It is the video clip that has horrified millions – a teenager avoiding death by a fraction of a second as he idiotically dashes in front of a speeding train, which catches and mangles his shoe.
Craig Grant’s trainer was sliced in half by the impact after he jumped over a level-crossing barrier – but amazingly he escaped with only minor damage to his
The heart-stopping footage was released last week to warn others of the dangers of ignoring level-crossing gates. And speaking publicly for the first time about his accident, Craig, 19, said: ‘It makes me feel sick. The fact that I was half a second – six inches – from dying.
‘It’s scary when you think about it. The shoe was mangled. It was literally cut in half – the back was hanging on by a bit of thread. It was destroyed. I’m just lucky that wasn’t my leg or my foot or, in fact, my life. If the train had hit me I would have exploded on impact.’
The factory worker was going to work on December 17 last year when he decided to jump the level-crossing safety barrier and walk over the tracks at Rainham station in Essex.
He had seen another man climb over and cross and as he was late he decided to follow on his way to the Albright Industrial Estate on the other side of the tracks.
Craig said: ‘I didn’t really look because normally when you wait for the trains to come past, they wouldn’t come for two or three minutes, so I thought I had my chance to get across.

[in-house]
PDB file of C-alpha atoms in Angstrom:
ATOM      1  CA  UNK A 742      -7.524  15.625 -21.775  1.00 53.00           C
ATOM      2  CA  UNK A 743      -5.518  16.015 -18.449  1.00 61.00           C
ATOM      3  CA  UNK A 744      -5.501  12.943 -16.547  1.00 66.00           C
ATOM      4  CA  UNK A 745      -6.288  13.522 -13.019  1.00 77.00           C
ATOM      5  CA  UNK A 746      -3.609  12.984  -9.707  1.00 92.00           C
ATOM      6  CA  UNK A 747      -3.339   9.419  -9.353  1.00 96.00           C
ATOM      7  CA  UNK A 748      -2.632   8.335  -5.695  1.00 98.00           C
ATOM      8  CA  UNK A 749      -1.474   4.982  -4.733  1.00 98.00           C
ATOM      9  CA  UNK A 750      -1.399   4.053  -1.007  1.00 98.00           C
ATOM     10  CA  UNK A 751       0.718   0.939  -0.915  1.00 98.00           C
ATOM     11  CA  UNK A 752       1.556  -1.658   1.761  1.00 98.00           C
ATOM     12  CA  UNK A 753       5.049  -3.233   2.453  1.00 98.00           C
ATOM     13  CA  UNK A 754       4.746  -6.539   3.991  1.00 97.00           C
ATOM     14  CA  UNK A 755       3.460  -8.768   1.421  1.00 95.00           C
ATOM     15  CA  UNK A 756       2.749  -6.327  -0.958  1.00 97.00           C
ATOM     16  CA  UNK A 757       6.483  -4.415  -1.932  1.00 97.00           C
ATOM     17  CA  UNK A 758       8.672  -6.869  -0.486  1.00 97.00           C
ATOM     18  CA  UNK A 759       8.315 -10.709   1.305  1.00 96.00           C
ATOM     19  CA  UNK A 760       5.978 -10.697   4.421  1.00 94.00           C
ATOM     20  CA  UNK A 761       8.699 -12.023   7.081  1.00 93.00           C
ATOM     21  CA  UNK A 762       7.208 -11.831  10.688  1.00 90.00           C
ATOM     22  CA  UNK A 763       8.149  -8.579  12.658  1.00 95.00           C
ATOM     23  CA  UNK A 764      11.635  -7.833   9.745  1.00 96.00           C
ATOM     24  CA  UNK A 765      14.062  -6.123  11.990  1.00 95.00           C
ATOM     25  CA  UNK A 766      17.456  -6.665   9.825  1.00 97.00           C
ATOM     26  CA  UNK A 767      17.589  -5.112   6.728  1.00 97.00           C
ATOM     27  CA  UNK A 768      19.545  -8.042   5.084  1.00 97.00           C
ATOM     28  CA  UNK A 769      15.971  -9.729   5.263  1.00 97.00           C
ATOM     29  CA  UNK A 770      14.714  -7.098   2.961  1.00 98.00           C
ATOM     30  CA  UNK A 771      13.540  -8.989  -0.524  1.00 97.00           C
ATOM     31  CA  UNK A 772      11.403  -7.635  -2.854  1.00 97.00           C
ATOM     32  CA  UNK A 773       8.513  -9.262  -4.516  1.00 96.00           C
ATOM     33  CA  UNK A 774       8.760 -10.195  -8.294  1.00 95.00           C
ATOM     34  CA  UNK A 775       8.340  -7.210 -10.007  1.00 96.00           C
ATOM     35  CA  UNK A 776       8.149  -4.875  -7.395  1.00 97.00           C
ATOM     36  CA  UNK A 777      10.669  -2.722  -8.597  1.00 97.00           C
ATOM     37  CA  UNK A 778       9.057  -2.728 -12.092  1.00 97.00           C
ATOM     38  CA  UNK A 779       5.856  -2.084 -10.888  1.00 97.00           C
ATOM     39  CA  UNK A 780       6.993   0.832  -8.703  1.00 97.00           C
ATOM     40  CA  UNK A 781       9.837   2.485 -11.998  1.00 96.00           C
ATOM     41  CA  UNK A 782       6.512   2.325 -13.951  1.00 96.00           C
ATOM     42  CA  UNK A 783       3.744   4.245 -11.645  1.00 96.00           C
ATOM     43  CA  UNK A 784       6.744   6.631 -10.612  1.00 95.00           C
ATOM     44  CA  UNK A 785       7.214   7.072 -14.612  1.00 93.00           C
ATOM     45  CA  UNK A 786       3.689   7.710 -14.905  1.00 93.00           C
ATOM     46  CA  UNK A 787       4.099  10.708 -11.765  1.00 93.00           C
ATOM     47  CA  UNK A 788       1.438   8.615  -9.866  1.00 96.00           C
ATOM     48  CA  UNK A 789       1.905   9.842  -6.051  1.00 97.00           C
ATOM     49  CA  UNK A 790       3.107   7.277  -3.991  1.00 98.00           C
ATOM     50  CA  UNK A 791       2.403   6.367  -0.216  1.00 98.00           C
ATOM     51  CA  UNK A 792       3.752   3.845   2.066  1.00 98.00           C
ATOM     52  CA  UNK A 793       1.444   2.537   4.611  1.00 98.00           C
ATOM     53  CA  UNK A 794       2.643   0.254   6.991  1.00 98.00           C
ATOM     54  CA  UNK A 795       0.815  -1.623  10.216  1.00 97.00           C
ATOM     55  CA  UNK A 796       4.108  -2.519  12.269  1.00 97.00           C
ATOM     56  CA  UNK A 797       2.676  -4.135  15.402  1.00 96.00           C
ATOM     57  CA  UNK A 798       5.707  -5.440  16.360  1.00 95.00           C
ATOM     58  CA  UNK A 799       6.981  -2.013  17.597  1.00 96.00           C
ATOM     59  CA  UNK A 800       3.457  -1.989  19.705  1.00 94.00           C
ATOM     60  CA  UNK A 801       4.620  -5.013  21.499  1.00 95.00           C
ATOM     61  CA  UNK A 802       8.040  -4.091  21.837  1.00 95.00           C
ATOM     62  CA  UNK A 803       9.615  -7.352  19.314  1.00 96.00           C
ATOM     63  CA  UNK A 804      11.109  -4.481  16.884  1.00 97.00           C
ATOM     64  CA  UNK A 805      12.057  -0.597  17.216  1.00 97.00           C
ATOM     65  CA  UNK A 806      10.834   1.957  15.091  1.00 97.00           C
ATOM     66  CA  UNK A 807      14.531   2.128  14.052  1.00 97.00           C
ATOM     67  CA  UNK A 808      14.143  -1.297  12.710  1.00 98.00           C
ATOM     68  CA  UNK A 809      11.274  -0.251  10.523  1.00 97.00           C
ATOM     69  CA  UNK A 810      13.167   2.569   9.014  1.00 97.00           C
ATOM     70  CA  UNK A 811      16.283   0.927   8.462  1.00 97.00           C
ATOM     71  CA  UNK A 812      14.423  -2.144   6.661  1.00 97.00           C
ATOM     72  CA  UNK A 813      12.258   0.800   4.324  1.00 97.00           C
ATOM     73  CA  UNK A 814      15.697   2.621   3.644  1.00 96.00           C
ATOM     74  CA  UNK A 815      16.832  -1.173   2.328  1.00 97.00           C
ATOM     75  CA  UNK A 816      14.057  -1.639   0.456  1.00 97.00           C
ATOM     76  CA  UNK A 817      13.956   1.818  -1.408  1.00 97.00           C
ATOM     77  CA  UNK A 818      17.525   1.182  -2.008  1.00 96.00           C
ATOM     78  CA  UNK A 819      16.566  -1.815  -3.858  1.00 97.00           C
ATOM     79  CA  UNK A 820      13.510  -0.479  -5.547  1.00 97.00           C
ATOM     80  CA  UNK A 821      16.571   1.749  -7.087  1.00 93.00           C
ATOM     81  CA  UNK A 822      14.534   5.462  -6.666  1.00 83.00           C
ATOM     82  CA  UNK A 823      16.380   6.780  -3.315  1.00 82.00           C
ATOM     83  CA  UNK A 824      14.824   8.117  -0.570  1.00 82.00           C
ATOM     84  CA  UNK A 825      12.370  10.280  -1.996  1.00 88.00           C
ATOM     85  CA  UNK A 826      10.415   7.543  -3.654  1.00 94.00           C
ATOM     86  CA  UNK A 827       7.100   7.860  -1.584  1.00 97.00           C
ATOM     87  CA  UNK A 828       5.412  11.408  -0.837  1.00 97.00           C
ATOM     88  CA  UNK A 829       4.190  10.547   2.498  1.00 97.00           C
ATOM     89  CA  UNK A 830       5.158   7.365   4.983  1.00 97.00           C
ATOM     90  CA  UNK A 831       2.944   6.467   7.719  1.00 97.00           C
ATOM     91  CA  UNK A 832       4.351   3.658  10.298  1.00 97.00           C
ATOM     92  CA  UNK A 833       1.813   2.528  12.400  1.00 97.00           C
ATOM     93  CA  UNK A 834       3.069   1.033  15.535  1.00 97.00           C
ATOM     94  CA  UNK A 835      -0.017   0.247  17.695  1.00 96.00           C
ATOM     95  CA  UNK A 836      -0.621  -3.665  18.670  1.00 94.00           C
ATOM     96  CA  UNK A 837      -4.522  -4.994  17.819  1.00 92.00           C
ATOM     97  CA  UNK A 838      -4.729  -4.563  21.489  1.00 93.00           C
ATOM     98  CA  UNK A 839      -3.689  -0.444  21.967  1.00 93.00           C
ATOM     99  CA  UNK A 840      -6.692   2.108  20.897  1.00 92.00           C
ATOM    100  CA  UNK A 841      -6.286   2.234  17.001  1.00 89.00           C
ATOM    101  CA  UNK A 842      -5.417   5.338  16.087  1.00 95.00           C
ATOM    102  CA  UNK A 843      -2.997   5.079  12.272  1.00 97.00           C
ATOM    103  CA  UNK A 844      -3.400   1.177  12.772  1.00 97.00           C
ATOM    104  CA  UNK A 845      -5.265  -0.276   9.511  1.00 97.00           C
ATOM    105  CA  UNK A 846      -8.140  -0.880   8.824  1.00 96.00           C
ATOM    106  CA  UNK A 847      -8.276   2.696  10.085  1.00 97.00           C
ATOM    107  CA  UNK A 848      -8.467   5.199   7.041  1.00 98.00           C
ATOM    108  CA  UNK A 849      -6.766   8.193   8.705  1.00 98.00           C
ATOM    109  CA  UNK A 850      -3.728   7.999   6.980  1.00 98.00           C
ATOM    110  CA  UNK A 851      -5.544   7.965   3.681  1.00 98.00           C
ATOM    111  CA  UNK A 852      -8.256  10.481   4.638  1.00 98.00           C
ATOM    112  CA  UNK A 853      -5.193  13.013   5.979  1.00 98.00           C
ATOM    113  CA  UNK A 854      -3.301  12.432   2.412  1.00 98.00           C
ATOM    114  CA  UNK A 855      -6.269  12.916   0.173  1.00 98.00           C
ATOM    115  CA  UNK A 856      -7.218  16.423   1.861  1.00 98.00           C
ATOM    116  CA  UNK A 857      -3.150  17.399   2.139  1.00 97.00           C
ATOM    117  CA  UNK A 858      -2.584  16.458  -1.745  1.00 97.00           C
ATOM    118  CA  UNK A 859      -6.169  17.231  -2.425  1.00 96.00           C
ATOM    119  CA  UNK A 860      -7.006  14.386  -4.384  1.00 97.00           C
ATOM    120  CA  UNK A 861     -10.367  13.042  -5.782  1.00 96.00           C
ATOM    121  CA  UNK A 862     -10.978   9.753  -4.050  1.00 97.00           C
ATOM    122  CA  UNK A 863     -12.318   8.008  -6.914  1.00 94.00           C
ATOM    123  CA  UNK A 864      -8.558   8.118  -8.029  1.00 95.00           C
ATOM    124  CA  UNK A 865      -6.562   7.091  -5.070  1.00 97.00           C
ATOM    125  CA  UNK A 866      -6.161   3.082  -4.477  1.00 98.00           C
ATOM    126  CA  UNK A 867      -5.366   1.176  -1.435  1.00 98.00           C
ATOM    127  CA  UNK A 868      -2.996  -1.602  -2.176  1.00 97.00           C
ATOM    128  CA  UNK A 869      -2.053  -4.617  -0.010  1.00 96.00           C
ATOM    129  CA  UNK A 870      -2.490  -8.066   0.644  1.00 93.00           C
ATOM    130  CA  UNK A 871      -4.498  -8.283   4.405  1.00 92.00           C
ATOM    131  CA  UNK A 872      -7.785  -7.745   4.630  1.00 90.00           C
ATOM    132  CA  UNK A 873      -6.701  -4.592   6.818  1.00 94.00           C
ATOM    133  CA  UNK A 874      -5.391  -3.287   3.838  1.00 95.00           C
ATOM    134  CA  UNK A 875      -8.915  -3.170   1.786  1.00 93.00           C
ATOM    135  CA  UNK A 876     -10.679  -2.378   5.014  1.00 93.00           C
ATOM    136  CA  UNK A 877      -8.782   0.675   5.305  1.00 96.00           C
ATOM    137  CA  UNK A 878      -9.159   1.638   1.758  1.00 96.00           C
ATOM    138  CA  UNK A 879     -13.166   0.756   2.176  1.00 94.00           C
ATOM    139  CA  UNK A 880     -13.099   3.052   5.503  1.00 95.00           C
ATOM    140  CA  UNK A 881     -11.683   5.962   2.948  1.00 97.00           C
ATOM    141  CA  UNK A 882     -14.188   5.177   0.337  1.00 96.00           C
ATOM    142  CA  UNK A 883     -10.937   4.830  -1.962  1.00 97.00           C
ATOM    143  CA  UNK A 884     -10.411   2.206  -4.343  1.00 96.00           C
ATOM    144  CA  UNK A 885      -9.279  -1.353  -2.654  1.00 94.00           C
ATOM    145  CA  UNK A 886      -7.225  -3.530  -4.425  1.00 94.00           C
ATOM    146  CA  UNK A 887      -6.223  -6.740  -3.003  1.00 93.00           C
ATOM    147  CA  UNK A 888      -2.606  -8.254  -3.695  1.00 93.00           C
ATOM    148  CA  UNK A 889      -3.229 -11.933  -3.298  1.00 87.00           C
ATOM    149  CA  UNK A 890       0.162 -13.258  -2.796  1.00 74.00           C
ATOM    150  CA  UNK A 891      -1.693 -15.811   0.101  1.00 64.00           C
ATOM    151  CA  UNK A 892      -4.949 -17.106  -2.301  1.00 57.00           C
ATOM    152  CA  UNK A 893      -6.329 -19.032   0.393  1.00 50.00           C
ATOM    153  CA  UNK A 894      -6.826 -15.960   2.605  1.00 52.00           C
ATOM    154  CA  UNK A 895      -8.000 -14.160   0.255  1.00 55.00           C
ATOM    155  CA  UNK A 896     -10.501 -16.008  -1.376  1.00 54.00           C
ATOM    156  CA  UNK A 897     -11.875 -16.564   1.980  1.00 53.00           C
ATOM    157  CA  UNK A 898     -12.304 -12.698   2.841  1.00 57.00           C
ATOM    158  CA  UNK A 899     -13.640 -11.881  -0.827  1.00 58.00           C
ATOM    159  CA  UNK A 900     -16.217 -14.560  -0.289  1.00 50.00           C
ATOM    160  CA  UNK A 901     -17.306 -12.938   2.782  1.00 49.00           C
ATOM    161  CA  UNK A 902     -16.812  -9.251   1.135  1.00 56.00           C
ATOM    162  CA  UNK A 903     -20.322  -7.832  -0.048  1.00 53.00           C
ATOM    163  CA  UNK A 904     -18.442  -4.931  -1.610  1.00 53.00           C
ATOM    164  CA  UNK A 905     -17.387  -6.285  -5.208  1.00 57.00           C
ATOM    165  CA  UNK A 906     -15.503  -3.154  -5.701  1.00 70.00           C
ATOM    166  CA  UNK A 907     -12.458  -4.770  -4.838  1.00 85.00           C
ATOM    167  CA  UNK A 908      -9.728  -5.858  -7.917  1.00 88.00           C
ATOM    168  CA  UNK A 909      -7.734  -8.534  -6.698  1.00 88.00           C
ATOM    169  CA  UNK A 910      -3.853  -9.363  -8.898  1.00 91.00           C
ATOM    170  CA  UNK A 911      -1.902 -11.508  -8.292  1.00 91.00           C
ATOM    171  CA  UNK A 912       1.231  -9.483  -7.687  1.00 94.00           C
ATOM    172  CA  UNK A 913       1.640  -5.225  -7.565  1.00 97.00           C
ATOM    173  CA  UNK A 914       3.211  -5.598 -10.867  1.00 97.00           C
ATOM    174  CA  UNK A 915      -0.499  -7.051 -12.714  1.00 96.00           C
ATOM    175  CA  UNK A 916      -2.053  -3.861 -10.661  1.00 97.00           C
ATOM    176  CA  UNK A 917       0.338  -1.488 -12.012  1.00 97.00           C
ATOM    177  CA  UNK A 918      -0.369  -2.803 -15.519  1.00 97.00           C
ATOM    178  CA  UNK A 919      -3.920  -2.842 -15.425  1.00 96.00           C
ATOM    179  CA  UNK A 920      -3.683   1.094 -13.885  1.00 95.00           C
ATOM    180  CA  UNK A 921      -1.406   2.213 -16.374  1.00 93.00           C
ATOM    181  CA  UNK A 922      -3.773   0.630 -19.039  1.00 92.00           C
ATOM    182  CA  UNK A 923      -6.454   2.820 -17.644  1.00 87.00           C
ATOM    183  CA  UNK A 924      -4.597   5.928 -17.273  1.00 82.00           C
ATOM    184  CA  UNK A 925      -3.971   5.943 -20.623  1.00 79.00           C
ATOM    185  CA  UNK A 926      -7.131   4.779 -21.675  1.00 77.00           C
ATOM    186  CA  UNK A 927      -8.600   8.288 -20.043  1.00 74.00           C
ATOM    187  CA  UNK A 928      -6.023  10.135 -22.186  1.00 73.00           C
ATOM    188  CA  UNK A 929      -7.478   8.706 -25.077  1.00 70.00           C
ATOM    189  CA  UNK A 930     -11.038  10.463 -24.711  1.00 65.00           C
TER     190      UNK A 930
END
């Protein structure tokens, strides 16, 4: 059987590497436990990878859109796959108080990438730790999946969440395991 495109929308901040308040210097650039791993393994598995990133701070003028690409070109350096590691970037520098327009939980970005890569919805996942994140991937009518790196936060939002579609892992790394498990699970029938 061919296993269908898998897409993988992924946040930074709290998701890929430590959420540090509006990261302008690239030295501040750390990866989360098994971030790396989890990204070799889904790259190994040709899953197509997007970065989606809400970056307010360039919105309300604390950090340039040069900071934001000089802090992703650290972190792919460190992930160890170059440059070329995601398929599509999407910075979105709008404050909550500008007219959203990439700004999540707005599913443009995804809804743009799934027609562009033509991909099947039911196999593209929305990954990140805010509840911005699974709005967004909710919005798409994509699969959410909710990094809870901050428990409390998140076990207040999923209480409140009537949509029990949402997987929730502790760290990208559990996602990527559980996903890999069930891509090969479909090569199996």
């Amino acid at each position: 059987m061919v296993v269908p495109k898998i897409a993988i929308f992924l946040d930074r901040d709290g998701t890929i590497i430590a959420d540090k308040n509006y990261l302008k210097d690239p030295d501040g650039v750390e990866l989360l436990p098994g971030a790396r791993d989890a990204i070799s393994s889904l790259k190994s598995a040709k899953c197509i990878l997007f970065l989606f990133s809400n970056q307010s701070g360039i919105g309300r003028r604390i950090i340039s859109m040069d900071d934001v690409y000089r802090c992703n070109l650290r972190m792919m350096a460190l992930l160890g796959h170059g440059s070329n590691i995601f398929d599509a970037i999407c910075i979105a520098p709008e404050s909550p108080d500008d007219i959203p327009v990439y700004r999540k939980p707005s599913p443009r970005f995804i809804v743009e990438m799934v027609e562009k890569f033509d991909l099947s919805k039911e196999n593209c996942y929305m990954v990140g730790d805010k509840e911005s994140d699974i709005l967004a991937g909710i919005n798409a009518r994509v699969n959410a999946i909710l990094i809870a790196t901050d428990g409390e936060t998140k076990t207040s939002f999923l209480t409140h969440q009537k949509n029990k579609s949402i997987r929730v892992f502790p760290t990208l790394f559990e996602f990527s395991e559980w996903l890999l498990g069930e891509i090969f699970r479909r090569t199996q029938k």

‘So I jumped it and, as I go across the railway line, I see the train literally inches away from me.
‘Instead of jumping back like some people do, I darted forward and it kicked my ankle and took my shoe completely off.
‘And with that I felt this pain rush across me as I got over to the other side.’
He left his white Reebok Classic trainer behind him on the track and, in spite of the searing pain, carried on running until he got to the other barrier, fearing another train could be on the way. The stranger who had jumped the barrier ahead of Craig helped him to walk over to the industrial estate.
He was then taken by ambulance to Queen’s Hospital in nearby Romford and treated for torn muscles and a minor fracture of his right ankle.
British Transport Police officers cautioned Craig the next day for obstructing the railway. They also showed him the shredded remains of his trainer.
The train, heading out of London towards Southend-on-Sea, had not stopped at Rainham and was travelling at about 66mph when it caught Craig’s shoe.